1. (Auto)compromisos y comunidad: Gifts of Powerful, Conscious Loving. Hernández-Ávila chooses to characterize the pieces in this final section of the anthology as “despedidas,” meaning literally “good-byes:” “There are many despedidas in this section, tenderly written, con compassion.” (358) She refers to the despedidas as “new beginnings, another way of knowing, feeling, being with our loved ones;” a fitting description of the poetry and prose section that completes the anthology.


  1. Epilogue: Adelante y con ganas. Cantú writes about the “promise” of a future with many more creative writers like those in the anthology that will fill our communities with their talents, works, and performances. She includes a summary of accomplishments in the last couple of decades or so by Latinas or Chicanas in writing poetry, novels, plays, dance performance, art, etc., which certainly appear impressive. There are so many aspects in maintaining and sustaining the arts in communities, and certainly, promoting Latino or Chicano arts is a serious challenge.


The Use of the Spanish Language in the Anthology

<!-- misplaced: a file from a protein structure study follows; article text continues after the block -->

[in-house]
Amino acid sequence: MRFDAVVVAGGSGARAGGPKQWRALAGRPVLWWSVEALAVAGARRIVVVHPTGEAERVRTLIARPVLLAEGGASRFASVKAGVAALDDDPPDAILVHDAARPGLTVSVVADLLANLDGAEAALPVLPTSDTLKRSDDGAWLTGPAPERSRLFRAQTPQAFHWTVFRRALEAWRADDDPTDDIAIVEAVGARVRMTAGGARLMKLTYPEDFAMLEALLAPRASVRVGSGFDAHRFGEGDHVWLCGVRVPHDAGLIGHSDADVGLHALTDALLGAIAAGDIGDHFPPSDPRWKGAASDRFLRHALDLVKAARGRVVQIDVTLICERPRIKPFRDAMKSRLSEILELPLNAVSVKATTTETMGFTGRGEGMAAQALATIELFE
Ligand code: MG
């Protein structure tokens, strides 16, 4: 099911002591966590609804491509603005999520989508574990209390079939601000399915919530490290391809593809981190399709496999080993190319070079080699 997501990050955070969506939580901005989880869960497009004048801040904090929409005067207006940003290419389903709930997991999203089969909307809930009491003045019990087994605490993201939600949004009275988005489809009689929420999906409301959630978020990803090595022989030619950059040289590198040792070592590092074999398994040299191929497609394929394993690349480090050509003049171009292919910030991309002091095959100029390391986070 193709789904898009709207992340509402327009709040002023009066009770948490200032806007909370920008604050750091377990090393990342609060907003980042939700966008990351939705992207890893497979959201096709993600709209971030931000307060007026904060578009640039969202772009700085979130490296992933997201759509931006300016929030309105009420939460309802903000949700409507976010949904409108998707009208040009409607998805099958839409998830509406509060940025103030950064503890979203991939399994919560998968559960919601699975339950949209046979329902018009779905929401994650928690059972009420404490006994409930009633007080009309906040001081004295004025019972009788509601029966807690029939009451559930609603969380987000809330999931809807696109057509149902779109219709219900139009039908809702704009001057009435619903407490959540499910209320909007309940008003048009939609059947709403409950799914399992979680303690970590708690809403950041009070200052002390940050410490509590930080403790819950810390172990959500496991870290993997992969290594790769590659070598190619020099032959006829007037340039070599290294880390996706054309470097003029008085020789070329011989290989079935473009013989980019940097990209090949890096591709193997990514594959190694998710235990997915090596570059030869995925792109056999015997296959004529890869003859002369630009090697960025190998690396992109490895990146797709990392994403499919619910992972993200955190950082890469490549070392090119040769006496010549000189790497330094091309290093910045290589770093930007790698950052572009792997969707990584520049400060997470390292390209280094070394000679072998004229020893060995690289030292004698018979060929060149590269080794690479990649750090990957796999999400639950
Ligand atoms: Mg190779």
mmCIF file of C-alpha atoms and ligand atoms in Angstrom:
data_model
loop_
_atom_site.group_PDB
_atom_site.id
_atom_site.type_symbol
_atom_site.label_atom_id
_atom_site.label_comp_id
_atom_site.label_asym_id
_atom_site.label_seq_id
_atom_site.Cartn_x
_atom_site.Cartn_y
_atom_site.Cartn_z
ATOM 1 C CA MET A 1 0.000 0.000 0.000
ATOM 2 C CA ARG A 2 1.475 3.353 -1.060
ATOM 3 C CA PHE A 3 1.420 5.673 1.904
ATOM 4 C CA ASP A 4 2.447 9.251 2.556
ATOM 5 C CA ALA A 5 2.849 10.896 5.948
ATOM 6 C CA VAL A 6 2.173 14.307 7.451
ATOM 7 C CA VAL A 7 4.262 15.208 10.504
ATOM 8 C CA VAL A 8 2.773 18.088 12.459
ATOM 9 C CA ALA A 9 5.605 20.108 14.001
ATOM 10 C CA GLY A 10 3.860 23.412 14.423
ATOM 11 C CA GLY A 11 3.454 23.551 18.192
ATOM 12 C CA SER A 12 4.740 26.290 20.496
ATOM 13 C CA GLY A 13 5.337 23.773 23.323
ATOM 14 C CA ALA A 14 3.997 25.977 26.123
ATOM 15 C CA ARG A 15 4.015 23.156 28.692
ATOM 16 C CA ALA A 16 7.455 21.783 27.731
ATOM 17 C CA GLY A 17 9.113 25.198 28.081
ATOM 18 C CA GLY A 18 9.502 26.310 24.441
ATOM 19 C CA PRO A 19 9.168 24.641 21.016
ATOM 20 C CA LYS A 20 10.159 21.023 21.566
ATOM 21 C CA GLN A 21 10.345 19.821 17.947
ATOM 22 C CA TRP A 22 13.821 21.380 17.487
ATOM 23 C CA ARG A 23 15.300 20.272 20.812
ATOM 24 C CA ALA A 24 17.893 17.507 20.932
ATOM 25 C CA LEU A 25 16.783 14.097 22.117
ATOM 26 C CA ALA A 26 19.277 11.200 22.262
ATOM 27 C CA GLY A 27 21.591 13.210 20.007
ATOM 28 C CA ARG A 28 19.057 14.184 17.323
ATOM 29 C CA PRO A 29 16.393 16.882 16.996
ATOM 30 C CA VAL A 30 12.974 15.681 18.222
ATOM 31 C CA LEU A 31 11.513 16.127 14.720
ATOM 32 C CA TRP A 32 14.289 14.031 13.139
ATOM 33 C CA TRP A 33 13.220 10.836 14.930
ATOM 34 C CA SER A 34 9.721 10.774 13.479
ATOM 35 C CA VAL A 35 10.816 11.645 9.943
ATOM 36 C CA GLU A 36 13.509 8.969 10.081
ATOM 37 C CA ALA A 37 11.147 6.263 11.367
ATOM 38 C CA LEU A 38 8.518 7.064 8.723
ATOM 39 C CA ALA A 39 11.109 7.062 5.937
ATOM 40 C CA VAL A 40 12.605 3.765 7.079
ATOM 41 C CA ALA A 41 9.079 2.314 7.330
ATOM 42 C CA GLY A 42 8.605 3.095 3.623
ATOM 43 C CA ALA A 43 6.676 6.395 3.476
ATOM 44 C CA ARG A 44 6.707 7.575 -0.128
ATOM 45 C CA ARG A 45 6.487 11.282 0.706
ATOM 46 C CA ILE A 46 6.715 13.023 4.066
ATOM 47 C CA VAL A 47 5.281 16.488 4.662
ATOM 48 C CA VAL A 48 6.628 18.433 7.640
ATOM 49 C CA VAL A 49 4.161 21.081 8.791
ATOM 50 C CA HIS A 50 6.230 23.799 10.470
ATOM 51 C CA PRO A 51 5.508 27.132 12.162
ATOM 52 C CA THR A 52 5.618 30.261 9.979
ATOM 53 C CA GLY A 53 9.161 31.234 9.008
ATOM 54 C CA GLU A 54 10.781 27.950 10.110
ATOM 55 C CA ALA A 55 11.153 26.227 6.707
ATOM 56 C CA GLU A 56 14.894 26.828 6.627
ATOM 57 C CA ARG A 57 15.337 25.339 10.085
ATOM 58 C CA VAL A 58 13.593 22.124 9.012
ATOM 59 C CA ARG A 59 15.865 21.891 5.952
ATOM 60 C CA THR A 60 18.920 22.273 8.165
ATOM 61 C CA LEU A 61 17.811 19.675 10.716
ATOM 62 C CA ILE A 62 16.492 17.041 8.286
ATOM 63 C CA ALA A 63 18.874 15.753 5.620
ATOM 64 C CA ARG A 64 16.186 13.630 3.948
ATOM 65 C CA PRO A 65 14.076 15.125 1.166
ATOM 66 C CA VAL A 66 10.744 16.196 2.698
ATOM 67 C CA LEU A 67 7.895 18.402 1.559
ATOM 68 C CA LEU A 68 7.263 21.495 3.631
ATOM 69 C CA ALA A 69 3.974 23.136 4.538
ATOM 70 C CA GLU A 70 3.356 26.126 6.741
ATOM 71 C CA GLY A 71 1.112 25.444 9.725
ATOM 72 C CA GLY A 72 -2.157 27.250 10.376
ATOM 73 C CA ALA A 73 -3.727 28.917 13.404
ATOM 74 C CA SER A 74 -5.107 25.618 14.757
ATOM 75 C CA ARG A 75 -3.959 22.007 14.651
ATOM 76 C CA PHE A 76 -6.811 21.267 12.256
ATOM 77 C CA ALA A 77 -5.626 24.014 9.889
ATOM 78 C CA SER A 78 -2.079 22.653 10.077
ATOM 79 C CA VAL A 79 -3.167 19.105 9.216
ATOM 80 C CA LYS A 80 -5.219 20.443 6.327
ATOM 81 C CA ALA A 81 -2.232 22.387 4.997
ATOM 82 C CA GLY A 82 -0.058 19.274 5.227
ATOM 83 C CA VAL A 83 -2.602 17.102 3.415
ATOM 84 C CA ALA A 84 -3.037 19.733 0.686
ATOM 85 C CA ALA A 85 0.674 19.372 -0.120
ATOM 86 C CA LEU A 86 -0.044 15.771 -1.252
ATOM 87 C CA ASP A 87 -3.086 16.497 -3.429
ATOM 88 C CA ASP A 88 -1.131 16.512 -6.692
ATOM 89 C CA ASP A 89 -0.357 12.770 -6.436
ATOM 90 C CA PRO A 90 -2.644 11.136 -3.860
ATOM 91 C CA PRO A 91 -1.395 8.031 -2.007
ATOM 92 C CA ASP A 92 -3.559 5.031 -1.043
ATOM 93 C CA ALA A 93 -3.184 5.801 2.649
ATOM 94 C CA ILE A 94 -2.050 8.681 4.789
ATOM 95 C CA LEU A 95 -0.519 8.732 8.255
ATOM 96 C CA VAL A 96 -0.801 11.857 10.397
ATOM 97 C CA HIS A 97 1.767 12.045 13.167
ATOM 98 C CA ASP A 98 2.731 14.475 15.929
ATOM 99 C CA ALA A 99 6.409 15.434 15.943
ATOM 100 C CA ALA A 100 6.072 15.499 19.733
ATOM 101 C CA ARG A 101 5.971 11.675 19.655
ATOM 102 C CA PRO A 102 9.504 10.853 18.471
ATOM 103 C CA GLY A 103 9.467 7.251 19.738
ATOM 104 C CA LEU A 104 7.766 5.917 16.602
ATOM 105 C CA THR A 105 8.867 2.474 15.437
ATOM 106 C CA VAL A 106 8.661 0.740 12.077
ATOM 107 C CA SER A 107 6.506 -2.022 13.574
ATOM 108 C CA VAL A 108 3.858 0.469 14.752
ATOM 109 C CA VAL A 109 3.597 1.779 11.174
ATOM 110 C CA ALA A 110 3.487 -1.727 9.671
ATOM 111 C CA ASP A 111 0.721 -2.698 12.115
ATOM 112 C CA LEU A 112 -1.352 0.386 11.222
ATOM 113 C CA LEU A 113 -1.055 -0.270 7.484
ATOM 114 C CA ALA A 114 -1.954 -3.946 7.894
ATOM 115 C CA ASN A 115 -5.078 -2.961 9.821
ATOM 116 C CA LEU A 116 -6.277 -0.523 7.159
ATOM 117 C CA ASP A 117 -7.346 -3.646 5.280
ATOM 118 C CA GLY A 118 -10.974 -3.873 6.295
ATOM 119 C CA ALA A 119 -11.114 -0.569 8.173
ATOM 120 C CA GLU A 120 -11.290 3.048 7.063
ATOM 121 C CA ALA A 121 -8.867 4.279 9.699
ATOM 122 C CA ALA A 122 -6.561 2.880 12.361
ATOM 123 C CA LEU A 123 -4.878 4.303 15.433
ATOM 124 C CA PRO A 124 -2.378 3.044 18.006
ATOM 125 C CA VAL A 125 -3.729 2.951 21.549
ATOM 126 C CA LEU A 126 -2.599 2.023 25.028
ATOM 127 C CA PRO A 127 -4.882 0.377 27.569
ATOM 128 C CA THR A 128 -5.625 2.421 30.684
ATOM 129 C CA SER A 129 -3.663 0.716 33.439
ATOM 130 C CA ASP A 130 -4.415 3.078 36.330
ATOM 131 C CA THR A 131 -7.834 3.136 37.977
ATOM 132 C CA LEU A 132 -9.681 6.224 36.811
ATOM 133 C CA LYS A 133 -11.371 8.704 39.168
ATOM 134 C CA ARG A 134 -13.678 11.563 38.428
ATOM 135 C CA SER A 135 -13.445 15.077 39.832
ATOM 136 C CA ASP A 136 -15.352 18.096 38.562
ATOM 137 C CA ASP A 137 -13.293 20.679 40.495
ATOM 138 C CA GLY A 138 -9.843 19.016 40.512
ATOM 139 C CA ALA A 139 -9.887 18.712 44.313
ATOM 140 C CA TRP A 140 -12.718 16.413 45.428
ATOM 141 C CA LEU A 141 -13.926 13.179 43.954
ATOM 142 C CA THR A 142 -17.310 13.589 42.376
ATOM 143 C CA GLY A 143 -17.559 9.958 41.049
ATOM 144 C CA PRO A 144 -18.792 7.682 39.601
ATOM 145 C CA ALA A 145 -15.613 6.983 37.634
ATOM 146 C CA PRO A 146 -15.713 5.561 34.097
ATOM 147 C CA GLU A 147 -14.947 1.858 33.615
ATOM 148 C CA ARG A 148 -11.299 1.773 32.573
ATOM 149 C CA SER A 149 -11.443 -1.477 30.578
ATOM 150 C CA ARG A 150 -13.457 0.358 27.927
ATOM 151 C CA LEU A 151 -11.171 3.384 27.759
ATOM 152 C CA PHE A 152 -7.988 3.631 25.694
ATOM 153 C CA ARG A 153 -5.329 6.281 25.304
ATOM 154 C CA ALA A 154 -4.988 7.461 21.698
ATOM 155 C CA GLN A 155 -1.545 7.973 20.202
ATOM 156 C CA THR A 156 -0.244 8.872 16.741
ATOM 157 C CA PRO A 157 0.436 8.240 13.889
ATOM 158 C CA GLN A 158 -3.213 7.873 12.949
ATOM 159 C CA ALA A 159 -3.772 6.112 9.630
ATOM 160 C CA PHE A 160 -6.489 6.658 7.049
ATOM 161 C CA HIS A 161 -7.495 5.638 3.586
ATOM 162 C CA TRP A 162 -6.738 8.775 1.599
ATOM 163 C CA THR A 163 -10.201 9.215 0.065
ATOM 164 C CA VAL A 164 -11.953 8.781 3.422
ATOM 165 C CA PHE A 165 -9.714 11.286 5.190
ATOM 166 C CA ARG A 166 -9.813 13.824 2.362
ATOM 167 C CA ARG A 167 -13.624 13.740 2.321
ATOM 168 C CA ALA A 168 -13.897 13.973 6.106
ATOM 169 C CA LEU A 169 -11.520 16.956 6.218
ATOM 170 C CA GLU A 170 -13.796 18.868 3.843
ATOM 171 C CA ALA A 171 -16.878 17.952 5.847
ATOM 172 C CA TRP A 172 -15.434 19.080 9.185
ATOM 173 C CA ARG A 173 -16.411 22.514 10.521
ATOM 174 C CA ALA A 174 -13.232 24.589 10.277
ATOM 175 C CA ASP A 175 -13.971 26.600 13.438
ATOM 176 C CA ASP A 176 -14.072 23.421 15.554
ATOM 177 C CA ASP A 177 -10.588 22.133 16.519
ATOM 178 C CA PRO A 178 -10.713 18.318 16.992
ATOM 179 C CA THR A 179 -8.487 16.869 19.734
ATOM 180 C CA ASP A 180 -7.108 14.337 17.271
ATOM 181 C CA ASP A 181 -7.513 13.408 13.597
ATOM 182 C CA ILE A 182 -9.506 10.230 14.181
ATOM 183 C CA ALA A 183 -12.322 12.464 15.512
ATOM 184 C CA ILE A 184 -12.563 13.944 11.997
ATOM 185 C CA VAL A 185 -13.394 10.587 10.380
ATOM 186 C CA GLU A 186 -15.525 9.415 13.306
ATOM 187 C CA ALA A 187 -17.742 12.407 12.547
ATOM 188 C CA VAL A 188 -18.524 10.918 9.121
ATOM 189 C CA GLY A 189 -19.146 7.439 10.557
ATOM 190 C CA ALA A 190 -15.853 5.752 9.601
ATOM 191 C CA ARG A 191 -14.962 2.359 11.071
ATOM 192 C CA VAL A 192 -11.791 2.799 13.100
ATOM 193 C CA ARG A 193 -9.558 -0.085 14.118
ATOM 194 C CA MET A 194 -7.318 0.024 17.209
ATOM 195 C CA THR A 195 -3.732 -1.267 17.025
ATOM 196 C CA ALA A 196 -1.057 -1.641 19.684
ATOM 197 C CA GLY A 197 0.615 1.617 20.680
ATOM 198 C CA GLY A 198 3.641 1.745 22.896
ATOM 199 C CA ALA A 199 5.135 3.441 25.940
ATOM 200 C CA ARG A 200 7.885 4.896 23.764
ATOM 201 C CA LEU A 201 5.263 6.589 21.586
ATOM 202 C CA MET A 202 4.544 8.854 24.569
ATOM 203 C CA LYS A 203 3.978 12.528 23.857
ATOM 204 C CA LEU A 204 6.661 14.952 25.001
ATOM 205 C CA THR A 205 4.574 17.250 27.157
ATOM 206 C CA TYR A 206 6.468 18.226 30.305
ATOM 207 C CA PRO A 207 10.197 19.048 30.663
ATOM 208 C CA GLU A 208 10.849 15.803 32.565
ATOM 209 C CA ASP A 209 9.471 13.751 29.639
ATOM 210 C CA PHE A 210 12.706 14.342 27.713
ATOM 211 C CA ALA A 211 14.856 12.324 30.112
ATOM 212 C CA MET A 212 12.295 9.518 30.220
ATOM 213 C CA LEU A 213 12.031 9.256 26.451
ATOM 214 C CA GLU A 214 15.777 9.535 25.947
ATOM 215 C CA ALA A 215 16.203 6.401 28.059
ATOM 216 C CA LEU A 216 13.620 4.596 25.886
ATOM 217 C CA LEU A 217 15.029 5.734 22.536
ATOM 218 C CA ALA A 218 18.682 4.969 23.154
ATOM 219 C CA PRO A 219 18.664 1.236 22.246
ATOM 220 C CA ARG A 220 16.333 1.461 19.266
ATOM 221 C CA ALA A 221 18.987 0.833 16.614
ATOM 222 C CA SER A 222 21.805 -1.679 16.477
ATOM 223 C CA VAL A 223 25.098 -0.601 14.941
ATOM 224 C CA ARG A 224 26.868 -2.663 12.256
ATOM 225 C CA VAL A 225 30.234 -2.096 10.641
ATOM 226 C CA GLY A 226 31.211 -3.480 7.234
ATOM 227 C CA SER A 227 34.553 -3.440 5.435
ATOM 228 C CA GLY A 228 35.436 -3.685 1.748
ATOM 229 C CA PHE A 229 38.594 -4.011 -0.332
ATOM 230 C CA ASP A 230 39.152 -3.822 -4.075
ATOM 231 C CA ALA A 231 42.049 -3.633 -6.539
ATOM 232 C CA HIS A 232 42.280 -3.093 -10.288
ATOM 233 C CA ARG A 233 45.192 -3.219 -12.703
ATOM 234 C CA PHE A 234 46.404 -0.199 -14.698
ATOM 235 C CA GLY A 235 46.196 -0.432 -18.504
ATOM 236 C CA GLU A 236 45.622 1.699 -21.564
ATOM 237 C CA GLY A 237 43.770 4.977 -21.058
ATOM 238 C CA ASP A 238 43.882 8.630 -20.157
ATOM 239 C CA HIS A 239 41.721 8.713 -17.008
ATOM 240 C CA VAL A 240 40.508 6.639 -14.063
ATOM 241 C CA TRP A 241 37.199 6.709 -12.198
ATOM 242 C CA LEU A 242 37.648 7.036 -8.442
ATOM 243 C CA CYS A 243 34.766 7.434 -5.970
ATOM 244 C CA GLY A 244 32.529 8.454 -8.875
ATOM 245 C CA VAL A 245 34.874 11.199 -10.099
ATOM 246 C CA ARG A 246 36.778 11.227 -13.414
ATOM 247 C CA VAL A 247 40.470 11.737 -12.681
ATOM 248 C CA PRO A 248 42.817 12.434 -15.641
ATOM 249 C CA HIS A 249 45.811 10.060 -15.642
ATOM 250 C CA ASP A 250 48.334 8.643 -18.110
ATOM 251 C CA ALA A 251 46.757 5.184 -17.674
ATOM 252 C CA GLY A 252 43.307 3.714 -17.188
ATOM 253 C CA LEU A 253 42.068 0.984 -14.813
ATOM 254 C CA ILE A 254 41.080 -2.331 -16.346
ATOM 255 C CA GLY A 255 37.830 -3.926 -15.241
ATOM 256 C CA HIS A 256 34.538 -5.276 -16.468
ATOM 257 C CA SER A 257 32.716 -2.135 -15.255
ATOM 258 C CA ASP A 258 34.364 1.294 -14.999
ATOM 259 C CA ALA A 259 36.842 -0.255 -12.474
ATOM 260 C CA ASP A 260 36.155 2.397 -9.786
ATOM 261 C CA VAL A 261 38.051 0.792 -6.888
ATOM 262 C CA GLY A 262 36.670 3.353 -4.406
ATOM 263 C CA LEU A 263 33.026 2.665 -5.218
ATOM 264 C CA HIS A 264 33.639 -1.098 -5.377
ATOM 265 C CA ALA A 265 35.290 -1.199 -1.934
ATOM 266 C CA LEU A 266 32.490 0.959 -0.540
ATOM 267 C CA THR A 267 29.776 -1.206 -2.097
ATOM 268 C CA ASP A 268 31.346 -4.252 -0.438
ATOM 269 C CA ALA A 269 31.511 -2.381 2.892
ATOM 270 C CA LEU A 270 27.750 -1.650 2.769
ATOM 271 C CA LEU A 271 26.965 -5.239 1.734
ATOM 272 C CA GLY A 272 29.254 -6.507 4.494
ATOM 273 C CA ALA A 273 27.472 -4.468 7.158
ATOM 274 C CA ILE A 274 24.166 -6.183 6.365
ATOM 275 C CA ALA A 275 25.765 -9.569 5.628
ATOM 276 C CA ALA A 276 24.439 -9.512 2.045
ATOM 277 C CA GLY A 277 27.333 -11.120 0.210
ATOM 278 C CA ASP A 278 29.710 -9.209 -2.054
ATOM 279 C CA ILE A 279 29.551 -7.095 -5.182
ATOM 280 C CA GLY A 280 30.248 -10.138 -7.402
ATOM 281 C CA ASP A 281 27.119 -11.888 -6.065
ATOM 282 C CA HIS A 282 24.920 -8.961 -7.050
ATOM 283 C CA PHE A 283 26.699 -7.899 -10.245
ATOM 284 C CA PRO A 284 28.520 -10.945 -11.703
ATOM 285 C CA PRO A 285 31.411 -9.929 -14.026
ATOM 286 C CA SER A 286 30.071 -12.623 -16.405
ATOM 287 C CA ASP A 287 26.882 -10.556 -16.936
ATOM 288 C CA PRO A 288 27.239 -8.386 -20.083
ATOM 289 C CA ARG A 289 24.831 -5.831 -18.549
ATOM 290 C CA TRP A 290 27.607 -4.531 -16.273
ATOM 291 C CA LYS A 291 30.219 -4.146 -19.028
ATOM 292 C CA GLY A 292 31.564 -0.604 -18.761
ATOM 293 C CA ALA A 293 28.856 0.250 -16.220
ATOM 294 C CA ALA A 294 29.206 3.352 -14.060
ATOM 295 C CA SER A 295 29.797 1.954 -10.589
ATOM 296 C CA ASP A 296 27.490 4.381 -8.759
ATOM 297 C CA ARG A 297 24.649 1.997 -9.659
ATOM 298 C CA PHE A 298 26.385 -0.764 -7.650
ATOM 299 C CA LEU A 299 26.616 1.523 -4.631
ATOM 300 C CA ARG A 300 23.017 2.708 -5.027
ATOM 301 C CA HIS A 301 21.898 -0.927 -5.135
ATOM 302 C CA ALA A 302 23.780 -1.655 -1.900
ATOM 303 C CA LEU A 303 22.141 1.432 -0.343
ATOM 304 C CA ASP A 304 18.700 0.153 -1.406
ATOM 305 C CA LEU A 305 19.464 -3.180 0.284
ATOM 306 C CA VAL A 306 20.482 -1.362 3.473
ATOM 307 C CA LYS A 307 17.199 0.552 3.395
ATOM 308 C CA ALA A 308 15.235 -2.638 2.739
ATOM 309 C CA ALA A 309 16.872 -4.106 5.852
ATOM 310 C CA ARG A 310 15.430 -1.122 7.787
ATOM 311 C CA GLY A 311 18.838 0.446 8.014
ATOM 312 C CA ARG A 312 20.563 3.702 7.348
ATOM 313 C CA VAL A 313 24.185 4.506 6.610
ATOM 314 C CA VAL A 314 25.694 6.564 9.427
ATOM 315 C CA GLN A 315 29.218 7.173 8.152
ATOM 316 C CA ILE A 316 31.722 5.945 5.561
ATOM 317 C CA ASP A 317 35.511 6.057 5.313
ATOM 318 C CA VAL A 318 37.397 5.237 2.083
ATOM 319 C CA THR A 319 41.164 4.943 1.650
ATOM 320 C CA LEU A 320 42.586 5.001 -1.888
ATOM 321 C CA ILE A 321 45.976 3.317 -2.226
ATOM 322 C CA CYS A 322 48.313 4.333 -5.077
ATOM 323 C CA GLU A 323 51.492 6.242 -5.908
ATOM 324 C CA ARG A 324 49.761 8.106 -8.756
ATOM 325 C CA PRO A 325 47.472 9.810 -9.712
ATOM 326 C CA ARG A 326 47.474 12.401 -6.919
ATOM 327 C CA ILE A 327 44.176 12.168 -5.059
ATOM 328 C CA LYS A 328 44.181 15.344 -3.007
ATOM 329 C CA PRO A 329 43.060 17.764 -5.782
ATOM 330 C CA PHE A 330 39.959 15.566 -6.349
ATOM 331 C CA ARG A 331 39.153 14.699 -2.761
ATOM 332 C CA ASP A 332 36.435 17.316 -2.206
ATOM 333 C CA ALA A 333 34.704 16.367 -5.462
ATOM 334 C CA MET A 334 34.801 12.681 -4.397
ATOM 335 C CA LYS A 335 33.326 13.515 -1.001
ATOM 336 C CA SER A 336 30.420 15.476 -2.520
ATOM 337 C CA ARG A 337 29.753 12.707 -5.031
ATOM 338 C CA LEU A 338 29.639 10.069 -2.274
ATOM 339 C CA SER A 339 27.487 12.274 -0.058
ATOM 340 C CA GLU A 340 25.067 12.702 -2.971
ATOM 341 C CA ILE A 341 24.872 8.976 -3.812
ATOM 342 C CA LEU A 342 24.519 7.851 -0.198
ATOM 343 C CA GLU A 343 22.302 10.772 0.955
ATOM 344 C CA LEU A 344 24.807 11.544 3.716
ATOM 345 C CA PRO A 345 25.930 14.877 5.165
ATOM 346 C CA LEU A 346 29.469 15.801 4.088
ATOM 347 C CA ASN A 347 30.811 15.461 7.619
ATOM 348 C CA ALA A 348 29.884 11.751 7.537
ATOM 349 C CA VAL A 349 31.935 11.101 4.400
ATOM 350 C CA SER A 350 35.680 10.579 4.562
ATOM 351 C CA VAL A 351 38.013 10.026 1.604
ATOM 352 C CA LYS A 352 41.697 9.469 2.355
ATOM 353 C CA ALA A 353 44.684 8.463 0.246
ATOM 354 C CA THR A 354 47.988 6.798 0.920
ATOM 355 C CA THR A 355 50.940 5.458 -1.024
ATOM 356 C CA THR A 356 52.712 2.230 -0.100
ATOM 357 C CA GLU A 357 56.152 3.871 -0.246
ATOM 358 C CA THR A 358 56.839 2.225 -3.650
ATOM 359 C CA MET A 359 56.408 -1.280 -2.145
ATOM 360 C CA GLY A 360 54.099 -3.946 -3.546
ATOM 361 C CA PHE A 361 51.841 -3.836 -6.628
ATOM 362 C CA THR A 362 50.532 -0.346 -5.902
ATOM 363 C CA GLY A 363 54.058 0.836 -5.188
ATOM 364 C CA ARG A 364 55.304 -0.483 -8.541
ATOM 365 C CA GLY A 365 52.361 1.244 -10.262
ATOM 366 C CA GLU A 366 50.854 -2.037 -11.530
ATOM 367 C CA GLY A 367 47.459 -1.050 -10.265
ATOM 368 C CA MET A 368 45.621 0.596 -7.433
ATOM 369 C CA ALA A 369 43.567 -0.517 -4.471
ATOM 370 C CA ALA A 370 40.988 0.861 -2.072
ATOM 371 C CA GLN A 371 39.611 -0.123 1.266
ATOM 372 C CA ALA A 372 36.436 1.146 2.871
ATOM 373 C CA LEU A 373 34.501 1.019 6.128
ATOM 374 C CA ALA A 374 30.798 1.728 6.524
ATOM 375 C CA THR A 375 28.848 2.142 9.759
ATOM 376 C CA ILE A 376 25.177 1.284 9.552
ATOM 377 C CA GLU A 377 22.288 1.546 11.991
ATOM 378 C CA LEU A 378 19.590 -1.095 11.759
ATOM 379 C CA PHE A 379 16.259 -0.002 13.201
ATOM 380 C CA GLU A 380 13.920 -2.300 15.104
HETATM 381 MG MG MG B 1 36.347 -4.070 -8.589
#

Unlike the way Spanish language words and phrases are translated into English in Infinite Divisions: An Anthology of Chicana Literature, the writers in Entre Guadalupe y Malinche: Tejanas in Literature and Art take the literary liberty not to translate words and phrases except in certain parts of the texts. In the case of the poems written completely in Spanish, a complete English translation was included, such as “No me quites mi español,” (“Don’t Take Away My Spanish Idioma/Language”) by Aurora Orozco; “Viva la libertad: Mensaje a las mujeres,” (“Long Live Liberty: A Message to Women”) by Paulita Huerta Garza, translated by Norma Elia Cantú; “Hoy detengo el curso de los ríos” (“Today I Stop the River in Its Tracks”) by Liliana Valenzuela, translated by Fred Fornoff; “Con todo respeto para la raza más apreciada, los Chicanos,” (With All My Respect for My Dearest People, the Chicanos”) by María Silva; and “Luchando por libertad,” (“Struggling for Freedom”) by Sylvia Ledesma, translated by Inés Hernández-Ávila. Sometimes, the poet writes the title in Spanish but then, the actual poem is written in both English and Spanish. Of course, from the standpoint of the writer, each writer has every right to express herself using any language or linguistic variety. However, non-bilingual readers may find linguistic obstacles that may interfere with their comprehension of the text, and may be discouraged, or be content with reading with what they can understand. Hernández-Ávila describes the language that “mixes codes and switches elegantly” as “Our lengua [that] is more than a language.” She makes a reference to the past practices in our society of demanding or forcing bilinguals to give up their Spanish language, that in fact, “language is alive and that as long as Tejan@s speak with each other, it is their own language that they will communicate.” (13)